O linfoma/leucemia de células T do adulto (ATLL) é um tipo raro de linfoma causado pelo vírus T-linfotrópico humano tipo I (HTLV-1). O quadro clínico inclui lesões de pele, adenomegalias, mielopatia/paraparesia espástica tropical, uveíte, doença oftalmológica, leucocitose com linfocitose e linfócitos atípicos. O objetivo deste estudo foi relatar o caso de uma paciente com ATLL, agricultora, com leucocitose, linfocitose, eritema ocular bilateral, linfadenopatia cervical, sem visceromegalias abdominais e com marcadores positivos para linfócitos T (CD45, CD2, CD3, CD5, CD4 e CD25). Embora a ATLL seja uma doença rara, a demora no seu diagnóstico pode levar a sérias complicações e ocasionar a morte do paciente.

Unitermos: leucemia de células T; citometria de fluxo; vírus linfotrópico de células T humanas tipo 1; neoplasias linfoproliferativas crônicas.

INTRODUCTION

The adult T-cell leukemia/lymphoma (ATLL) is a mature T cell neoplasia commonly associated with infections caused by human T lymphotropic virus type 1 (HTLV-1)(2, 12, 15). Nevertheless, only 2% to 5% of infected patients ultimately develop ATLL(2), mainly in regions where HTLV-1 infections are endemic, namely in Japan(7, 12). In addition to ATLL, other diseases are connected with HTVL-1 infection such as mielopathy/tropical spastic paraparesis (HAM/TSP), uveitis and infectious dermatitis during childhood(12). Despite the fact that HTLV-1 infections are regarded as endemic in Brazil and highly prevalent in Bahia, Pernambuco and Pará, HTVL-1 and HTVL-2 infections are present in all regions, though with low prevalence among the general population(3, 9).

ATLL pathogenesis, though not totally elucidated in humans, is linked with CD4T cell and HTLV-1 infections(17) and some risk factors such as the following : (1) gender, with higher prevalence among women due to their higher vulnerability to sexual transmission(4); (2) heredity, linked with higher genetic predisposition to the development of this type of leukemia(18); (3) direct correlation between the increase in atypical lymphocytes, proviral load and the aggravation of clinical symptoms(6, 11, 13); (4) low levels of serum HTLV-1 TAX antibody (escape mechanism of infected cells), inasmuch as in normal conditions TAX is able to cause intracellular changes in CD4+ lymphocytes and induce immunological response(5, 10, 16); (5) HTVL-1 vertical transmission via breast-feeding(1, 2, 18).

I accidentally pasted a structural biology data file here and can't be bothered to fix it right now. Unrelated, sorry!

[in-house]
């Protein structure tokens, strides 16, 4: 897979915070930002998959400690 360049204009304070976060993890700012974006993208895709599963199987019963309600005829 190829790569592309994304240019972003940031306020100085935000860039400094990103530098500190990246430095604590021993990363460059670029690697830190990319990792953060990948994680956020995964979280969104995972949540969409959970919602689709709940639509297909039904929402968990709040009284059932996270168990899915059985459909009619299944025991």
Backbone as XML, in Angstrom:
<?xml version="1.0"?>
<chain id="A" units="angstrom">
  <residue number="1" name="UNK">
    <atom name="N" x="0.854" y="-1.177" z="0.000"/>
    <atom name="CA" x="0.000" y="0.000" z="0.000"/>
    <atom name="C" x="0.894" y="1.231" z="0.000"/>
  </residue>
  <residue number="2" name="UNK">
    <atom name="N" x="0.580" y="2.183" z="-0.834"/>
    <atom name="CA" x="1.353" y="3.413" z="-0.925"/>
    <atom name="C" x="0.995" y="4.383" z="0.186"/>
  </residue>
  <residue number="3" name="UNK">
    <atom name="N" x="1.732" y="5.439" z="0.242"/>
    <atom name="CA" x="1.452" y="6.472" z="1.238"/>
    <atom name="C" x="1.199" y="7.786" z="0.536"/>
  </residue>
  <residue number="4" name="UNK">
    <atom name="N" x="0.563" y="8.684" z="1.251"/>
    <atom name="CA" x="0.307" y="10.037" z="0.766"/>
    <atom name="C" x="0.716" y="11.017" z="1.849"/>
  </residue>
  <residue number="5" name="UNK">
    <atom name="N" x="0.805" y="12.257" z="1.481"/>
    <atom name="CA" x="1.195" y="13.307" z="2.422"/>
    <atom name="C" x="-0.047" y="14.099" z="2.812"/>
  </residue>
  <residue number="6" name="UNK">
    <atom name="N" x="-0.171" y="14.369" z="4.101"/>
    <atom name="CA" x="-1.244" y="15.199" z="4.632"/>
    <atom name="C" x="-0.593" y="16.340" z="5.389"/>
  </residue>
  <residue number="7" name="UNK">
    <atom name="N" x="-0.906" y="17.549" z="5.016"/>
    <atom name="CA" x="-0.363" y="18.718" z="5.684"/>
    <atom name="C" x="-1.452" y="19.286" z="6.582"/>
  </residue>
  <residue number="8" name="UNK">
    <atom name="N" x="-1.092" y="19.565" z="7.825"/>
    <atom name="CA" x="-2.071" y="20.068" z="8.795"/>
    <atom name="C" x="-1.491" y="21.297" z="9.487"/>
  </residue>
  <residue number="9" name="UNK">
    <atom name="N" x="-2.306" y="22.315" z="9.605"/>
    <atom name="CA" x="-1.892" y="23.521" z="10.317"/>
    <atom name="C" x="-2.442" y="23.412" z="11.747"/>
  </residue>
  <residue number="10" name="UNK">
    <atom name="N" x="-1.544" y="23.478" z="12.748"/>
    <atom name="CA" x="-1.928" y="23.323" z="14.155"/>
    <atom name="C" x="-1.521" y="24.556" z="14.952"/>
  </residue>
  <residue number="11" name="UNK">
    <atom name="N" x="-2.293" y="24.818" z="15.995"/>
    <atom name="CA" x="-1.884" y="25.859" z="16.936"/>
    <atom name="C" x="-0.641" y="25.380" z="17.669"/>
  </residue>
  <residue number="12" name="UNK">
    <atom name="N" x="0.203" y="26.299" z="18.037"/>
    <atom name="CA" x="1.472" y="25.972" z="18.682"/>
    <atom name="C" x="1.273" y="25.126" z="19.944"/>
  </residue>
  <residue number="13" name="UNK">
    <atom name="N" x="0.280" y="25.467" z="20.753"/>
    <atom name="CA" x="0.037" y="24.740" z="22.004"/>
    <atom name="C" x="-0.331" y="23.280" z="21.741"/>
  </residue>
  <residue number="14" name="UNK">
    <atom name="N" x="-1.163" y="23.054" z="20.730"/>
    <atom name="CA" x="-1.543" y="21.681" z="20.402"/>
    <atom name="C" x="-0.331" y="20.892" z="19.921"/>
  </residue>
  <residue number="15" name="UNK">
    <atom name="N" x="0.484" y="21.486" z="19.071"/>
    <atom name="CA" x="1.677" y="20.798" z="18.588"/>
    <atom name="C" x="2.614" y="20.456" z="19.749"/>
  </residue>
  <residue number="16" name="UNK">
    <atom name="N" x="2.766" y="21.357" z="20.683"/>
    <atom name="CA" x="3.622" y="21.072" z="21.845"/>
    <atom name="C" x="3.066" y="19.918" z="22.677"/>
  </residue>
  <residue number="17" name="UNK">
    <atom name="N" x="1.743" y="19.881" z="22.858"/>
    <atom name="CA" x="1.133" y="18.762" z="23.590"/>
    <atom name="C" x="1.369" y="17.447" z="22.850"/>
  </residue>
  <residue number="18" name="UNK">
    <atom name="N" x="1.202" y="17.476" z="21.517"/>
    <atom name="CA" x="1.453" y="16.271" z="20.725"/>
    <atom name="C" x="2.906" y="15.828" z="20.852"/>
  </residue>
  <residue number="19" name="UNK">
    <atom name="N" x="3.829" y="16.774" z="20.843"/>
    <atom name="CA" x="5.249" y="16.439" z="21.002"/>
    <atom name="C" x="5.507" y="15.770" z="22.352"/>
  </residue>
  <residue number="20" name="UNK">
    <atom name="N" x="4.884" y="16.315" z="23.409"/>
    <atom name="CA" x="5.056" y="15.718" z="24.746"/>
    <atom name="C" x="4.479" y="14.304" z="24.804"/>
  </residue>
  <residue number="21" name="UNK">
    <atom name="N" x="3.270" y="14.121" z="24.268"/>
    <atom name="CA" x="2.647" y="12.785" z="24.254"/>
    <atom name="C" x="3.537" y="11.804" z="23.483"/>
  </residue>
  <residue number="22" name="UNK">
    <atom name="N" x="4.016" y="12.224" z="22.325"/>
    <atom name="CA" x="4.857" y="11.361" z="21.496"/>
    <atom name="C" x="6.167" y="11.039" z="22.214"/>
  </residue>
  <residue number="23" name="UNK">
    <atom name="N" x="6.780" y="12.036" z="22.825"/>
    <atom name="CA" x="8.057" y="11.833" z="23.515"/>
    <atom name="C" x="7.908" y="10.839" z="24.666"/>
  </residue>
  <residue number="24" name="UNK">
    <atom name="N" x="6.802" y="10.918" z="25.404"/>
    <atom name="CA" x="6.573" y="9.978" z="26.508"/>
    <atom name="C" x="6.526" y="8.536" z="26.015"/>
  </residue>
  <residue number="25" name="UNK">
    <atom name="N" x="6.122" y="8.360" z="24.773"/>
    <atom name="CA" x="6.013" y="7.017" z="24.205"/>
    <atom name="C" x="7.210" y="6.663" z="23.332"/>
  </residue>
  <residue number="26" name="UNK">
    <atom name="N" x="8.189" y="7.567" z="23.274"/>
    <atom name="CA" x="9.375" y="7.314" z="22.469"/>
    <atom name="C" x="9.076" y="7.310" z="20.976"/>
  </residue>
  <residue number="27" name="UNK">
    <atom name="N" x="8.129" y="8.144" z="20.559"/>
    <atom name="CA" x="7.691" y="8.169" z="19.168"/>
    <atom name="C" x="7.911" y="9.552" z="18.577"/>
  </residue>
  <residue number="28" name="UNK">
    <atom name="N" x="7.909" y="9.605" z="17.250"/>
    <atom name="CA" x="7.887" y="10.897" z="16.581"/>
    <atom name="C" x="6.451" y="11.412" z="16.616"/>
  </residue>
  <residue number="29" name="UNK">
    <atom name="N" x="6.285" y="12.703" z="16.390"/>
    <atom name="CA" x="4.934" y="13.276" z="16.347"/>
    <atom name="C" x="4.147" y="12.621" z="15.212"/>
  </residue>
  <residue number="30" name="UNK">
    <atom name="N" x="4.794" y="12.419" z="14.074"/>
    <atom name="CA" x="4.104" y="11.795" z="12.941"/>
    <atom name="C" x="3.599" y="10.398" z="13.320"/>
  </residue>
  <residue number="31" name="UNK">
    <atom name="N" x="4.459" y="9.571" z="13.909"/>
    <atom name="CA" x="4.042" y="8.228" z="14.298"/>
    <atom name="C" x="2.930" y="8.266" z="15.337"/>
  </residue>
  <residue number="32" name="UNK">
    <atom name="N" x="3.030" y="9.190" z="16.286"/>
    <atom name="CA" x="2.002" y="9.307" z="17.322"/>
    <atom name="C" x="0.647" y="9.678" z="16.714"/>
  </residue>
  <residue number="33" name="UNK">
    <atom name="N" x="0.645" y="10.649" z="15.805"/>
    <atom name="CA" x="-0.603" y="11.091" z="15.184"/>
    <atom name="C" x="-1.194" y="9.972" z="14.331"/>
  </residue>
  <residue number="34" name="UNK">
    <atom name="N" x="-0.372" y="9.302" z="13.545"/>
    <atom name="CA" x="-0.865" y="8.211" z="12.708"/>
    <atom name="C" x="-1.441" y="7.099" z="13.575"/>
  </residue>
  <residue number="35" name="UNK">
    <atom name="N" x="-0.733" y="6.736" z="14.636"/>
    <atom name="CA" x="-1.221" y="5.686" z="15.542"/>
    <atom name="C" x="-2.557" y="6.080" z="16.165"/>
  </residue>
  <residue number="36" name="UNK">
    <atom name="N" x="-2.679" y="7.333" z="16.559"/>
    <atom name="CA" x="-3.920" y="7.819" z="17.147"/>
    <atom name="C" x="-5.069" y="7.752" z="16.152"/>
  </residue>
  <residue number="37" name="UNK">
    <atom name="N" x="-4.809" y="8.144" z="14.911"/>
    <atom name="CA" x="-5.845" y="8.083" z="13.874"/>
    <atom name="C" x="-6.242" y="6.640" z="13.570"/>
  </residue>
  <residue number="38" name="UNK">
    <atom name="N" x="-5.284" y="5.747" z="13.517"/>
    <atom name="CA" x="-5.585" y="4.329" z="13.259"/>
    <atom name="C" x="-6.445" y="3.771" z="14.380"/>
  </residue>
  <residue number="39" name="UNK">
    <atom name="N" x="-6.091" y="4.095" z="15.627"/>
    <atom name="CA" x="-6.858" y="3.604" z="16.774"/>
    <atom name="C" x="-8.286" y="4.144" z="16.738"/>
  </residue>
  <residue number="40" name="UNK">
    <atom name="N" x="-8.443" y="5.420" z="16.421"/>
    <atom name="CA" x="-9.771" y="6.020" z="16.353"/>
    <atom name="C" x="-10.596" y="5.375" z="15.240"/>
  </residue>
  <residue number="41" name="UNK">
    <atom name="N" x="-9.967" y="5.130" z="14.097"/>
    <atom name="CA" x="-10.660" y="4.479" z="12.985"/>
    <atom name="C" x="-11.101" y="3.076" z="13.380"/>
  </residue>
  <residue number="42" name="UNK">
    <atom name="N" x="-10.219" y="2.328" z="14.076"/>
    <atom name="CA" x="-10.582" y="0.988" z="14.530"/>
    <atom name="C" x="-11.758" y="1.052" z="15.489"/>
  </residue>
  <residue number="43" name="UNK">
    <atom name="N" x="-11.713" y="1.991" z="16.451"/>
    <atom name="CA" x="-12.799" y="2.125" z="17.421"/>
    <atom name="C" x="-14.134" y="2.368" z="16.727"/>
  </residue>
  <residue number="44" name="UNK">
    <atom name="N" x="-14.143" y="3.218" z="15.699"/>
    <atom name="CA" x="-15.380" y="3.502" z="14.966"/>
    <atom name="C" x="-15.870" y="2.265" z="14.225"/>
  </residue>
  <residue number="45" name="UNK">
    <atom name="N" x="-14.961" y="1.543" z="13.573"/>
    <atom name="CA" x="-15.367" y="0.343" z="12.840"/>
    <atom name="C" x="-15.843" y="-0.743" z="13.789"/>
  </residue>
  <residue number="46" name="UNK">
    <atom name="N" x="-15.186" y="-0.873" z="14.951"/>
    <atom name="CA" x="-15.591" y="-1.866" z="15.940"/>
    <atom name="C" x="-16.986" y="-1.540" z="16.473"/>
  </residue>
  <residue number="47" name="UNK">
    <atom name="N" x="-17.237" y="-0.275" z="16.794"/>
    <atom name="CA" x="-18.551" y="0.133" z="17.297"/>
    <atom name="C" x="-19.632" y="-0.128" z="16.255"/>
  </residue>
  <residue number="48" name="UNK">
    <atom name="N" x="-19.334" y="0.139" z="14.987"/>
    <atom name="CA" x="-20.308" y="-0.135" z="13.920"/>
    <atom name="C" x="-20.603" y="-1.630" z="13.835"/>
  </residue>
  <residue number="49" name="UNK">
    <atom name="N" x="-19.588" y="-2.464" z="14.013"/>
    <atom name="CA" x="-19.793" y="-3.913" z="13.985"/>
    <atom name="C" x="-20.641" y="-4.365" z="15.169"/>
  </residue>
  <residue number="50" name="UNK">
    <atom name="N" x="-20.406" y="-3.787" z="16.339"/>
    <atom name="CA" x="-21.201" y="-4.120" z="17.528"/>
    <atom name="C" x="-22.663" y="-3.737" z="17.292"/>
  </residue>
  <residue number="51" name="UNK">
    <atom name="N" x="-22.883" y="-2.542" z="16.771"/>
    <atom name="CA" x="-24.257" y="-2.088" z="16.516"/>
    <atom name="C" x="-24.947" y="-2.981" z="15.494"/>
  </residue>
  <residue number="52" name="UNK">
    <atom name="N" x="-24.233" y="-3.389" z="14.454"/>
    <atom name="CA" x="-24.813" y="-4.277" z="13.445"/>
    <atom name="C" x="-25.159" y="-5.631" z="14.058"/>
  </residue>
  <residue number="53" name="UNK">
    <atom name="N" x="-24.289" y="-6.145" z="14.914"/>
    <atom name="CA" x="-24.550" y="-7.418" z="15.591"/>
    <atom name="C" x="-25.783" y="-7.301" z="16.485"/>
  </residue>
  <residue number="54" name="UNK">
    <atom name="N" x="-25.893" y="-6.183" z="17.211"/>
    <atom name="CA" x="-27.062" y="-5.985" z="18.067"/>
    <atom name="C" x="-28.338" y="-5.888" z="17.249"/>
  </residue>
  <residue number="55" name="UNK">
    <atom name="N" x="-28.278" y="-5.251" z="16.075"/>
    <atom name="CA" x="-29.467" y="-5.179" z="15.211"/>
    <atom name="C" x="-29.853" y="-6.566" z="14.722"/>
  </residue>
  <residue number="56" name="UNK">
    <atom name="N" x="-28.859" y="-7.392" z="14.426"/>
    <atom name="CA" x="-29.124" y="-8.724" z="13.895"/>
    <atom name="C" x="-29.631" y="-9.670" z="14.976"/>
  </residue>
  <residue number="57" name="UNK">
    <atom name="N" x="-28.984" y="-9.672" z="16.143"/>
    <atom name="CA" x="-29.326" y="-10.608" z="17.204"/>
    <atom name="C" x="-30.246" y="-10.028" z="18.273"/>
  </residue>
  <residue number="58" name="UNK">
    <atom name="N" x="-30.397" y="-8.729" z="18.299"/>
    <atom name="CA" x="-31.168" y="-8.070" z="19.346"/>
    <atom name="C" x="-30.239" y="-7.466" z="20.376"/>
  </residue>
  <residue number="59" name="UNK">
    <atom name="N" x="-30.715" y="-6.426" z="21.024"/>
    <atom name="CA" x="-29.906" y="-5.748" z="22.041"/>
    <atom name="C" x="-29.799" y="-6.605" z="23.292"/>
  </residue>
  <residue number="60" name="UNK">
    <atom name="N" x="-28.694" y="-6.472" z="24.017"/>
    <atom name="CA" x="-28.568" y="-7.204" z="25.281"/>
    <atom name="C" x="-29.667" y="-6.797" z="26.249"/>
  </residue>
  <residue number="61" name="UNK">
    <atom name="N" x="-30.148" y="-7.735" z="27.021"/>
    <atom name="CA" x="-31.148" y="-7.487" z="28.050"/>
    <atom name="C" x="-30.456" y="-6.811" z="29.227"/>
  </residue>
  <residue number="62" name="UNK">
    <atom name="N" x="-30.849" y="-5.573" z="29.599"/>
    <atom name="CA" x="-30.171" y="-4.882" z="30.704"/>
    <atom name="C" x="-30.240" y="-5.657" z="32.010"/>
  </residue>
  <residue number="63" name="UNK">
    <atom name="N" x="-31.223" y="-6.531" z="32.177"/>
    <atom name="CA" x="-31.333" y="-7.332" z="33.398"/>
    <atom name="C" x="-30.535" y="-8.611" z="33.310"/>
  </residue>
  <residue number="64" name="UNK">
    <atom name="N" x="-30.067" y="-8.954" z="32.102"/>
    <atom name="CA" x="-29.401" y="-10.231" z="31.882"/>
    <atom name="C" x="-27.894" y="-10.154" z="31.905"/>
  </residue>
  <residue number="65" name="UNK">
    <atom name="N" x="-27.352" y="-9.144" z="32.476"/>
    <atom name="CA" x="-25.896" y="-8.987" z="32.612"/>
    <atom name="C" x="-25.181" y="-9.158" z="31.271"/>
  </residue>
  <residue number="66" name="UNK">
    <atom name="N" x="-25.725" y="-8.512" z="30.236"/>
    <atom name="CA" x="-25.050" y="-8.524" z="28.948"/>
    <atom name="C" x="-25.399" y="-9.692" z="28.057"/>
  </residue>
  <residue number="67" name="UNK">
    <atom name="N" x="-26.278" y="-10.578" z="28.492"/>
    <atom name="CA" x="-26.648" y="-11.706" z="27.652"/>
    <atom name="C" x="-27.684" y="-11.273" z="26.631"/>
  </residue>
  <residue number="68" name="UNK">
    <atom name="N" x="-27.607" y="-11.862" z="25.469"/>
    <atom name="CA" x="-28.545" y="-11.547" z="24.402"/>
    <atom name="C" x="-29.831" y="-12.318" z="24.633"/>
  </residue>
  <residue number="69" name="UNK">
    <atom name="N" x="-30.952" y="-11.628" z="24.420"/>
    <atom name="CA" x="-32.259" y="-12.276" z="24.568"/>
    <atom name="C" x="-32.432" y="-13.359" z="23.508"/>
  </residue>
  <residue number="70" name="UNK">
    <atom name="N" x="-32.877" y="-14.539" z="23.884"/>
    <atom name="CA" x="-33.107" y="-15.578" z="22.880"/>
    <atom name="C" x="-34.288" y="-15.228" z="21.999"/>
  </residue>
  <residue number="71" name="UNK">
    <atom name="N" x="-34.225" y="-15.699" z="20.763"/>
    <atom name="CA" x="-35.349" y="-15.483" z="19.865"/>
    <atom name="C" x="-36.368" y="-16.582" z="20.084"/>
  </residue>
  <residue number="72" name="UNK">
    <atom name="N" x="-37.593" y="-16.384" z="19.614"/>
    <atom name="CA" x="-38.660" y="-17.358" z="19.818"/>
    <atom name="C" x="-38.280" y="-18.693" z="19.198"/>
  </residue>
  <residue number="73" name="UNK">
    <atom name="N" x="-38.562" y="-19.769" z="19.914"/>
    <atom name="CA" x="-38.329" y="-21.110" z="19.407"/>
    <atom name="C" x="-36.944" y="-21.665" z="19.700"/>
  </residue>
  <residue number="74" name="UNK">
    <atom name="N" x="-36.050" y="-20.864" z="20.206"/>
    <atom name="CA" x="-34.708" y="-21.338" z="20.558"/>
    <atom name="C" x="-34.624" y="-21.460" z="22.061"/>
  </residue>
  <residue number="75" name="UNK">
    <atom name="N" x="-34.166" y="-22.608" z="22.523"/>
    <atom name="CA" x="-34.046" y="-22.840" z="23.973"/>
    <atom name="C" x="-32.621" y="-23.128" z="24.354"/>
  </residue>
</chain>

The clinical and laboratory features associated with ATLL are the following: skin lesions, adenopathies, hypercalcemia, increase in lactate dehydrogenase (LDH). alteration in the number of leucocytes in peripheral blood with presence of atypical lymphocytes (flower cells), increase in anti-HTLV-1 antibody, and presence of neoplastic T lymphoid cells with immunophenotype connected with CD2+,CD3+,CD4+ e CD25+(2, 3, 8).

Therefore, the objectives of the present investigation were to report the case of a patient with ATLL and review some aspects related to this disease.

CASE REPORT

A 53-year-old female patient, a farmer from Santa Izabel-Pará, was admitted at the Fundação Centro de Hemoterapia e Hematologia do Pará (HEMOPA) on July 29 2010. The patient presented clinical history of ophthalmological problem, erythema with tearing and sensation of foreign body in eye, finger and toe nails had fallen off, cyanosis of extremities, swollen right ankle and breast discharge that remained clinically unsolved for over 19 years. Physical exam revealed cyanosis of extremities (feet and hands, bilateral ocular erythema with opacification of the right cornea, painless bilateral cervical lymphadenopathy with no visceromegalies or cutaneous lesions.